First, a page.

Despite a number of varying estimates being released since the referendum, we will never have precise official figures turnout by age in the EU referendum as this data is not released. What seems almost certain is that, while the gap may have narrowed, younger people were still much less likely to vote than older, especially when differences in levels of voter registration are taken into account.
Examining why the campaigns – and in particular the Remain campaign which had the most to gain – failed to mobilise more young people to turn up and vote, we identify several shortcomings.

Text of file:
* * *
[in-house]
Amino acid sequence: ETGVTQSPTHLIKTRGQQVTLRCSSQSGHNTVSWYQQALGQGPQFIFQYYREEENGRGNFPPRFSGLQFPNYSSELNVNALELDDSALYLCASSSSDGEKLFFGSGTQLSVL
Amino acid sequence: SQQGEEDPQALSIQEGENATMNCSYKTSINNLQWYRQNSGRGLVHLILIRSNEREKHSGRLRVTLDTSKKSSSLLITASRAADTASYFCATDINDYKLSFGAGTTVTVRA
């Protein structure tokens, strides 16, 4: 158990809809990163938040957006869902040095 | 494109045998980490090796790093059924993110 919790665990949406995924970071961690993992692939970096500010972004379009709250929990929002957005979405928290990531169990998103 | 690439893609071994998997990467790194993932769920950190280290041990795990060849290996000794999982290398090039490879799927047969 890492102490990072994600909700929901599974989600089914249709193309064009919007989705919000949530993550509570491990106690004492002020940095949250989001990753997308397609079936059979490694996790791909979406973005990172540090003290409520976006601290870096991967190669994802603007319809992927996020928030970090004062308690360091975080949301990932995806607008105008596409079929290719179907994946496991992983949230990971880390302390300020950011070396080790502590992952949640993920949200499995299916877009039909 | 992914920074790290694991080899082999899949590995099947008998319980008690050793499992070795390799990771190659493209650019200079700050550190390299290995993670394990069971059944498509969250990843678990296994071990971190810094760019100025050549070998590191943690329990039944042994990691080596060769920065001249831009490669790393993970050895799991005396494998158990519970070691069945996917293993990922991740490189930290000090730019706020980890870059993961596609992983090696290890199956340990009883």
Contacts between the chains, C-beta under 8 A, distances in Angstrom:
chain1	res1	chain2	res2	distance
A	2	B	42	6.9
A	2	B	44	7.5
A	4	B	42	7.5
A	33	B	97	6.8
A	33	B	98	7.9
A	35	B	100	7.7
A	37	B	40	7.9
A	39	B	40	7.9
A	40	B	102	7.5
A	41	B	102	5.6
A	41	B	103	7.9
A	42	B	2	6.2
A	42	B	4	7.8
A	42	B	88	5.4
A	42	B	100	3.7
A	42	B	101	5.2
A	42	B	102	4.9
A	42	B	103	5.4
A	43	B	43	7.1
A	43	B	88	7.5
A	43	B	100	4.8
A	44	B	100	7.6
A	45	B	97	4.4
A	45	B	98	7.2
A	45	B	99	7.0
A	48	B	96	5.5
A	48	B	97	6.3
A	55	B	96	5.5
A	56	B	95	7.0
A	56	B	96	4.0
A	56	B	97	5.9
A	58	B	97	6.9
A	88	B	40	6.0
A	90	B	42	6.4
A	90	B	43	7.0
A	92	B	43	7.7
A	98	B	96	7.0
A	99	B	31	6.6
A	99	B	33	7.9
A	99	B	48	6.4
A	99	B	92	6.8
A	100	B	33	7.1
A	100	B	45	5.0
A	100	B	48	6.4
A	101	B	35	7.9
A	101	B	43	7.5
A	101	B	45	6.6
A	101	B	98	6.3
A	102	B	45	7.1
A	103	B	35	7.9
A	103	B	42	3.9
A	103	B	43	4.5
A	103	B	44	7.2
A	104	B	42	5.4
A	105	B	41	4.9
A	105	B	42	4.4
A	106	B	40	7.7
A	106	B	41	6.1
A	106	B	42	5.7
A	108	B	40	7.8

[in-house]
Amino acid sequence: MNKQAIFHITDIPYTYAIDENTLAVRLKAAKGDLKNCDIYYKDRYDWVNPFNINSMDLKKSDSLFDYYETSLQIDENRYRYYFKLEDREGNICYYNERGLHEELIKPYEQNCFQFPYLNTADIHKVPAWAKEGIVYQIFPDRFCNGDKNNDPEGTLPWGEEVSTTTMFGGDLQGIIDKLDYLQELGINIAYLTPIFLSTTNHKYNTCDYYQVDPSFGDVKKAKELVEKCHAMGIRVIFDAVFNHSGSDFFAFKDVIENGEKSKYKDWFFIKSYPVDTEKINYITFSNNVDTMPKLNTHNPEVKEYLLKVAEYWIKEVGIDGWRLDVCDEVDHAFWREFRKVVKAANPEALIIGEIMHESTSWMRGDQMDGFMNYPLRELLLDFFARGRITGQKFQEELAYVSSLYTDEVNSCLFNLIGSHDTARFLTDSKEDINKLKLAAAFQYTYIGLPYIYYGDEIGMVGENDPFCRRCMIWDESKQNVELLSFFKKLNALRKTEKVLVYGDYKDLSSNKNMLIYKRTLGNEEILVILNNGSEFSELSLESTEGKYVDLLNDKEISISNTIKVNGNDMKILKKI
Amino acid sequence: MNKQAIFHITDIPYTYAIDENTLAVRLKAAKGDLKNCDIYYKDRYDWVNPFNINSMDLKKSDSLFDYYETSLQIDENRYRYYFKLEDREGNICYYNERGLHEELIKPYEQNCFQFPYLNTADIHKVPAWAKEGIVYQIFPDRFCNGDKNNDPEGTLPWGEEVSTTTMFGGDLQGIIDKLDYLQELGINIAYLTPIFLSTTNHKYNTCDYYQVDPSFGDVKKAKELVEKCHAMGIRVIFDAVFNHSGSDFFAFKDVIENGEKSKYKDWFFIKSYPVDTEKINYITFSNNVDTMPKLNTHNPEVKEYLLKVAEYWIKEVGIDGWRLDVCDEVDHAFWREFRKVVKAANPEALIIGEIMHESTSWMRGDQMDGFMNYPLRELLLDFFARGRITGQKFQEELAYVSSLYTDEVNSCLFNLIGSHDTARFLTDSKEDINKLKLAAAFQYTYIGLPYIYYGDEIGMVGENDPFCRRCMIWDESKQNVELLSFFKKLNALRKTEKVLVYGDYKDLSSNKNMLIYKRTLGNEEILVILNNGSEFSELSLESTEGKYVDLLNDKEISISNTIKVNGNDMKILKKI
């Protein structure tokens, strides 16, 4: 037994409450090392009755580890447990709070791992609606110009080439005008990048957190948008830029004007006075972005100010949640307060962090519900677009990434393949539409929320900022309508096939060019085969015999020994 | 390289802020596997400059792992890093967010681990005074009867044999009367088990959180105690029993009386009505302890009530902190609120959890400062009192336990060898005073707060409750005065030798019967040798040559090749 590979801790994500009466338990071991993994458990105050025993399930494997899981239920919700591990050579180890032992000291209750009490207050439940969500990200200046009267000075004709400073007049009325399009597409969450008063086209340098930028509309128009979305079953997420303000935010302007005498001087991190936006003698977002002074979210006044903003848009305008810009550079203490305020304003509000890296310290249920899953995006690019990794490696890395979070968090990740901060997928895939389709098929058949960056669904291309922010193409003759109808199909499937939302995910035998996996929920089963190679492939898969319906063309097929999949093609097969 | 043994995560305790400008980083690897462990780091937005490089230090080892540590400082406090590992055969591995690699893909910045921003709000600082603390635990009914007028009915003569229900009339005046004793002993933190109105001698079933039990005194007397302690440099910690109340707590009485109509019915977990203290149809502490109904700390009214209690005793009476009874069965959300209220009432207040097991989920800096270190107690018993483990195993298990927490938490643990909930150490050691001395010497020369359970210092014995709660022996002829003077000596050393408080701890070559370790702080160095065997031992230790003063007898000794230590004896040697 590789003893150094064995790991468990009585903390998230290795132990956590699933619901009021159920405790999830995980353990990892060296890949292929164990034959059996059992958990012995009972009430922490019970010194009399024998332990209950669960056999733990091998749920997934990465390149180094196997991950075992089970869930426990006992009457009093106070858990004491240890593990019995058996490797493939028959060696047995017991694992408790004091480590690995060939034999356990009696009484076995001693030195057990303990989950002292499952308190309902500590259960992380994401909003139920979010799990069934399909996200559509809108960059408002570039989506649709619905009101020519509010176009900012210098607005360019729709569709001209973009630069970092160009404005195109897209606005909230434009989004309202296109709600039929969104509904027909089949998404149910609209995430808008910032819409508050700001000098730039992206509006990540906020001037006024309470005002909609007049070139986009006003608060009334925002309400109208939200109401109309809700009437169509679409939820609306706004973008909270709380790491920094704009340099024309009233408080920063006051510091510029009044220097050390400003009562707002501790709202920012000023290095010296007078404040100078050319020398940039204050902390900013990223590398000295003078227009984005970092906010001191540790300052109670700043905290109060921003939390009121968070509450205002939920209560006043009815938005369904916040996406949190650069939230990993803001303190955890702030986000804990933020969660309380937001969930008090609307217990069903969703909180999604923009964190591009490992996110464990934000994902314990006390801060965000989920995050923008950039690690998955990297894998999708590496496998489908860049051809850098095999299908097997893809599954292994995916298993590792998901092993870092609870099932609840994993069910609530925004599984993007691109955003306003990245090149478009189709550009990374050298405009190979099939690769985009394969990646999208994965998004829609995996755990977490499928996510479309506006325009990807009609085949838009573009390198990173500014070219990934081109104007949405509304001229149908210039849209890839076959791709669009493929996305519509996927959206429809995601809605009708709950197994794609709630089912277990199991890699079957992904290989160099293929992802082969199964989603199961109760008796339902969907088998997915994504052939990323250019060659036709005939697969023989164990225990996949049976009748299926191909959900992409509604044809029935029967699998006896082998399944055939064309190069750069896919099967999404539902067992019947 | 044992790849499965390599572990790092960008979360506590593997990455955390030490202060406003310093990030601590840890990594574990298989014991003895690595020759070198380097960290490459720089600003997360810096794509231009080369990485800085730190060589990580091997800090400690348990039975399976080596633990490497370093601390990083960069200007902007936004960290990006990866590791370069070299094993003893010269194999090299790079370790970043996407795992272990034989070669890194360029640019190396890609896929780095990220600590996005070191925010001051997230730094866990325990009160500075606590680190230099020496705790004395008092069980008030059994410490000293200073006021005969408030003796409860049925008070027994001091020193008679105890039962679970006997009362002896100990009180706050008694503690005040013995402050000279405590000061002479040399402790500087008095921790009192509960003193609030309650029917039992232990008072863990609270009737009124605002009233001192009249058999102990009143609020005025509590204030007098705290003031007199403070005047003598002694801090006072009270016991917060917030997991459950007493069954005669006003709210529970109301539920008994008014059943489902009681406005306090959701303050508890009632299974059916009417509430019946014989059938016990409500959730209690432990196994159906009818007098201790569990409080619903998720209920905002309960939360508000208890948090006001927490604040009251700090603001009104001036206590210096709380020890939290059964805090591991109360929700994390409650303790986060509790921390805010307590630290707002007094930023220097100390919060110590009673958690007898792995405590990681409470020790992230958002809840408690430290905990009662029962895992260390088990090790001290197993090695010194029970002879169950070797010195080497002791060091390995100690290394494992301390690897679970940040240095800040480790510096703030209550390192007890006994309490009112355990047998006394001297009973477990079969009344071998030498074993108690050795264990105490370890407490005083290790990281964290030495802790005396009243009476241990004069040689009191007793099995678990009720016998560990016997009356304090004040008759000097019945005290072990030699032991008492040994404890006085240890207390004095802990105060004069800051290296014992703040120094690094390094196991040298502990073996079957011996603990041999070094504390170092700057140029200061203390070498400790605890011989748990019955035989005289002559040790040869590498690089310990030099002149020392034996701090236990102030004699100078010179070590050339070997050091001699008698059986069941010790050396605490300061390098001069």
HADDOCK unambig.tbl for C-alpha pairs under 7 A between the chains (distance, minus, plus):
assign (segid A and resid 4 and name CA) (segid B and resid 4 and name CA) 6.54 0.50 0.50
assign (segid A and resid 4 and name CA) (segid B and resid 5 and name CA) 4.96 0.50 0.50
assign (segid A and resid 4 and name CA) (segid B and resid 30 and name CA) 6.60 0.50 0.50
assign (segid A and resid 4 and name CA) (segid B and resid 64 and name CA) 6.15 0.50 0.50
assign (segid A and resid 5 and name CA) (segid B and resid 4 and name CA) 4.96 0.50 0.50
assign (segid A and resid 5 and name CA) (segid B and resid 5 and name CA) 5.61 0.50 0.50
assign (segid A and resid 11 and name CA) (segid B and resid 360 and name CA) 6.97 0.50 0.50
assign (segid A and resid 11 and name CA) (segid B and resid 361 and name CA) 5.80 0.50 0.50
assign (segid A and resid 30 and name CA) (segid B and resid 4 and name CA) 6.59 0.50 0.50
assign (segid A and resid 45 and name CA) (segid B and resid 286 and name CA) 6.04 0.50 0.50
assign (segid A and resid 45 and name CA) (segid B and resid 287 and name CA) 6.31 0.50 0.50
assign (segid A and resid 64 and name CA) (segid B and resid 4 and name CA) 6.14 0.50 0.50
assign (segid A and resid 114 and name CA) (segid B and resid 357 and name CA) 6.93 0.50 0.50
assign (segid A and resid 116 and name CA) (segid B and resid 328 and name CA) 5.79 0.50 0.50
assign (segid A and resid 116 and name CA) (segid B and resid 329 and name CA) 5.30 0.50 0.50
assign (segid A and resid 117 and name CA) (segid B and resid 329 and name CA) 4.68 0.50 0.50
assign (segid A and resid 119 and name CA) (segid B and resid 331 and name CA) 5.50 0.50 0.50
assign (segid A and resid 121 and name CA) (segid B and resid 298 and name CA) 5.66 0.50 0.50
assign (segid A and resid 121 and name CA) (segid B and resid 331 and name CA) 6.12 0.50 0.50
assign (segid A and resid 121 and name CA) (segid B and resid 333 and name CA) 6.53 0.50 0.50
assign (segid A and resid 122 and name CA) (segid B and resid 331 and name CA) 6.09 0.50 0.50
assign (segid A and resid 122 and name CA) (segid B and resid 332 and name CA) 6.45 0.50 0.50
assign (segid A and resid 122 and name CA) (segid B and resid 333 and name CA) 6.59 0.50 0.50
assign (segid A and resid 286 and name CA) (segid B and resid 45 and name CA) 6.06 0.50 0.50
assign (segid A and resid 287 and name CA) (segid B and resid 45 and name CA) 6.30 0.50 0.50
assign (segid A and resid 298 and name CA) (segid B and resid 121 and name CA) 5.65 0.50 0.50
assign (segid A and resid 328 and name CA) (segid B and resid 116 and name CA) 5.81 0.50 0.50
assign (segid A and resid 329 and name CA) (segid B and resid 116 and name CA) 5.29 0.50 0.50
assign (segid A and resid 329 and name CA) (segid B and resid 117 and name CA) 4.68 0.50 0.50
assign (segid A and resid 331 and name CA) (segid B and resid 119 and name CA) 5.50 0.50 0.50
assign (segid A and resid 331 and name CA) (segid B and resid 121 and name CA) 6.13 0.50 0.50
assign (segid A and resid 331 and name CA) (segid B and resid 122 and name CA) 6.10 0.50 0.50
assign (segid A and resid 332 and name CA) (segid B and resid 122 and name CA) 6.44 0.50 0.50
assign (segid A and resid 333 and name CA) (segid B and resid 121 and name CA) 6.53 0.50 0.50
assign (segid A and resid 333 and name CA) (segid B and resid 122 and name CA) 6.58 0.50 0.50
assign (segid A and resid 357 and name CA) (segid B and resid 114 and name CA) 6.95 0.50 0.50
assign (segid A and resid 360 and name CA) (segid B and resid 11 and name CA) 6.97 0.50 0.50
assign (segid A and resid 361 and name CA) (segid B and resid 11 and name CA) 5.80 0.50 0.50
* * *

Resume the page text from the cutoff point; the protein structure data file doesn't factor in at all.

The negative debate undermined confidence to vote. The official messages, whilst potentially appealing to younger people’s perceptions of risk and uncertainty, did not appeal to their optimistic views of the EU or their internationalist identities. Through an analysis of over 4,000 headlines, we find that the tone in media was overwhelmingly negative, with 57% of online news headlines containing at least one negative word compared to just 26% containing at least one positive word. Just 16% of people said in our CoVi/Opinium poll after the referendum that the public debate around the referendum was optimistic in tone. Overall, the issues that mattered most to Gen Y were barely referenced compared to immigration and non-specific references to the economy.